Next time you put on the new Spoon single to make that subway ride go by a little faster, or turn up Gnarls Barkley on your iPod to drown out the background noise at the office, consider what musical escapism means to troops in Iraq.
Think of them blasting whatever CDs they can find from a shitty disc player (whose life expectancy in that desert sand is just a couple months). Think of the soldier from Worcester nursing his ration of two Budweisers, drowning in the sound of 50 Cent and Beyoncé as strobe lights flash in some Spartan military mess hall.
Think of the scenes in Michael Tucker and Petra Epperlein’s documentary Gunner Palace, which, for showing how life is lived in this war, should be mandatory viewing. Think of gonzo Specialist Stuart Wilf — wild-eyed, lanky in an Exhumed T-shirt, leaping around with guttural death-grind screams, strumming a tinny guitar, purposefully oblivious to the RPG making impact in the distance.
Think of Specialist Richmond Shaw, using freestyle verse to exorcise the demons of those dusty Baghdad blocks, describing the theater of war as “a place where the street lights never come on/And every time you step outside it’s like hearing a sad song.” Reminding the audience at home of one inescapable truth: “For y’all it’s just a show. But we live in this movie.”
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American military personnel use music as a way to dispel stress, to steel their nerves for dangerous missions, to give voice to their fears and frustrations. They also find themselves filling the longueurs of endless, deadening downtime with awful TV, cheesy music videos from Europe and the Mideast, and whatever movies — good or bad — they can get their hands on. (One soldier I spoke with says he “watched O Brother, Where Art Thou? about 27,000 times.”)
As fascinating as it is to speak to US military personnel about the ways pop culture manifests itself in Mesopotamia, it’s doubly interesting to examine how veterans’ tastes have changed upon their return to the States. So many stories about veterans are told from political angles, or focus on financial questions, or health care. Few examine how mass media are used as coping mechanisms over there, and back here. But that’s exactly what happens.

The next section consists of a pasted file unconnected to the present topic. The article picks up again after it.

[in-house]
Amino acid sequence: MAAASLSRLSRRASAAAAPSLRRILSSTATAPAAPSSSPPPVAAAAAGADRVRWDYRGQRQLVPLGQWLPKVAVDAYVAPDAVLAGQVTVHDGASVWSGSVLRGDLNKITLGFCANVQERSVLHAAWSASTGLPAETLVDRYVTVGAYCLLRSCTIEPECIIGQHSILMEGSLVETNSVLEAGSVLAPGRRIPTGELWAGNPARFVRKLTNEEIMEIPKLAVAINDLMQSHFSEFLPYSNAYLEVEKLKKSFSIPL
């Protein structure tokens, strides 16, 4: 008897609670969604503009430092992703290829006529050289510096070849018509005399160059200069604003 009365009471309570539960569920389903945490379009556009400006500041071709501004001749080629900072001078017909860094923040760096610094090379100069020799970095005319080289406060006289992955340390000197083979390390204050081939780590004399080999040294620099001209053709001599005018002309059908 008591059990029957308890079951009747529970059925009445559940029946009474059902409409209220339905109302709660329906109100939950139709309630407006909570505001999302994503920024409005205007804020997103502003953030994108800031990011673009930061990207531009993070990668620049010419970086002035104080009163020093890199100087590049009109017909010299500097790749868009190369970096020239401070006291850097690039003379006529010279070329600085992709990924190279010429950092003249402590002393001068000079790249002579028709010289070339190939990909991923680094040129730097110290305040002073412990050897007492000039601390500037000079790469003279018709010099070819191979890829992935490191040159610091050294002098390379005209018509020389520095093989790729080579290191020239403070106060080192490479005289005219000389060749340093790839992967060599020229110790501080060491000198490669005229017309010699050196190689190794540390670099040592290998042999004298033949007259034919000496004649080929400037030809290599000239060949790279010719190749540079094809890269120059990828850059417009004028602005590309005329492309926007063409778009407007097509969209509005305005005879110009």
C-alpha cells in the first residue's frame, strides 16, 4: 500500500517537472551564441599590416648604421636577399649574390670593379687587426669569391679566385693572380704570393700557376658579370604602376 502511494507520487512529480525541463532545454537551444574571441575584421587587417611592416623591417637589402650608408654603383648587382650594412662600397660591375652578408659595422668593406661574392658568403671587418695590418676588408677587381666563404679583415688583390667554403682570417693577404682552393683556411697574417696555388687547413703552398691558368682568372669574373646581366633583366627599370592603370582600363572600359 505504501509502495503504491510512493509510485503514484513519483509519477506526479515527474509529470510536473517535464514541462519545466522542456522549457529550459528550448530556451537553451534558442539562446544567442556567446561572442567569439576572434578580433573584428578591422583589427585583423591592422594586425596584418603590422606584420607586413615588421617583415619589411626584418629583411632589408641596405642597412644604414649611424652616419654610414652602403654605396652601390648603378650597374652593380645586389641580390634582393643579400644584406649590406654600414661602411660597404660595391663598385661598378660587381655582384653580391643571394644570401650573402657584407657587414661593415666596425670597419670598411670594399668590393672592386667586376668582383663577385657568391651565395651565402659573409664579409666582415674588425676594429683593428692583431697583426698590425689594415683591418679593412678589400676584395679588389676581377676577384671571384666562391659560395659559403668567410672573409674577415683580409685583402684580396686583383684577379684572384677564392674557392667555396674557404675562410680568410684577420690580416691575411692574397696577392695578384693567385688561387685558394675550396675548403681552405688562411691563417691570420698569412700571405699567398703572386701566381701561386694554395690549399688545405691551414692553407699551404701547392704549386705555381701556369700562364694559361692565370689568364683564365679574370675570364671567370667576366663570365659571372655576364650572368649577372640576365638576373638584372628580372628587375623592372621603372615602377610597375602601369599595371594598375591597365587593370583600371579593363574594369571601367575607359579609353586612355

Enlisted men and women ship off to fight and return home utterly changed. They are witness to unspeakable acts abroad that we can only barely comprehend. It can’t be easy to transition back from the land of IEDs and MREs to the land of iTunes and MTV. What does it feel like to depose a dictator then return to a country where Britney and Lindsay rule the news?
Not good, says Marine Randy Cornejo, 26. “It’s crap. When you got little things making big news, when Paris Hilton’s getting as much coverage as when the towers went down, something’s wrong.”
Some troops have become hardened back home. The music they listen to seems devoid of substance, the clubs they haunt soulless. While some use certain songs or movies to remember their wartime experiences, others are just trying to forget, and need music to calm their nerves, to fall asleep. Still others are using music and images and words to relay the essential existential experience of soldiers in Iraq — and to work through their own conflicted feelings as they do.
Sand and the city
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Asked if a particular song captured the experience of the early days of Operation Iraqi Freedom, Abe Cho, 24, of Allston-Brighton, hardly hesitates. “Bodies.” That thunderous, percussive anthem by nu-metal mooks Drowning Pool.
Immediately after 9/11, the song — with its screaming refrain, “Let the bodies hit the floor!” — was on Clear Channel’s infamous “Songs of Questionable Content” list, banned from the media behemoth’s stations for weeks. But in Iraq, violent music was made to order. “I remember being in a tank battalion and they would hook that up to the com helmets,” he says. “It just goes so well. It builds up so slow and then gets really intense.”
And it serves as a handy soundtrack to real-time death, mediated by technology. “The lyrics are what you’re seeing,” says Cho. “When you’re in a tank, using thermal IR, all you see are little white dots that kind of appear like bodies. And inside the tank, you kind of hear the main gunfire. So it almost looks like a video game. That’s what you’re thinking when you’re shooting.”
(Cho offers another chilling glimpse inside the turret. “They teach you when you press the trigger, to say ‘Die, motherfucker, die.’ The time it takes for you to say that phrase is the length of an eight-to-10 round burst.”)
Cho had enlisted in the Marines when he was a high-school student on Long Island. He joined and completed infantry training in a pre-9/11 world. “I distinctly remember being stationed out in California and thinking, ‘It’s gonna be okay, I only have two or three years left,’ ” he says. “But September 11, that’s when everything changed.”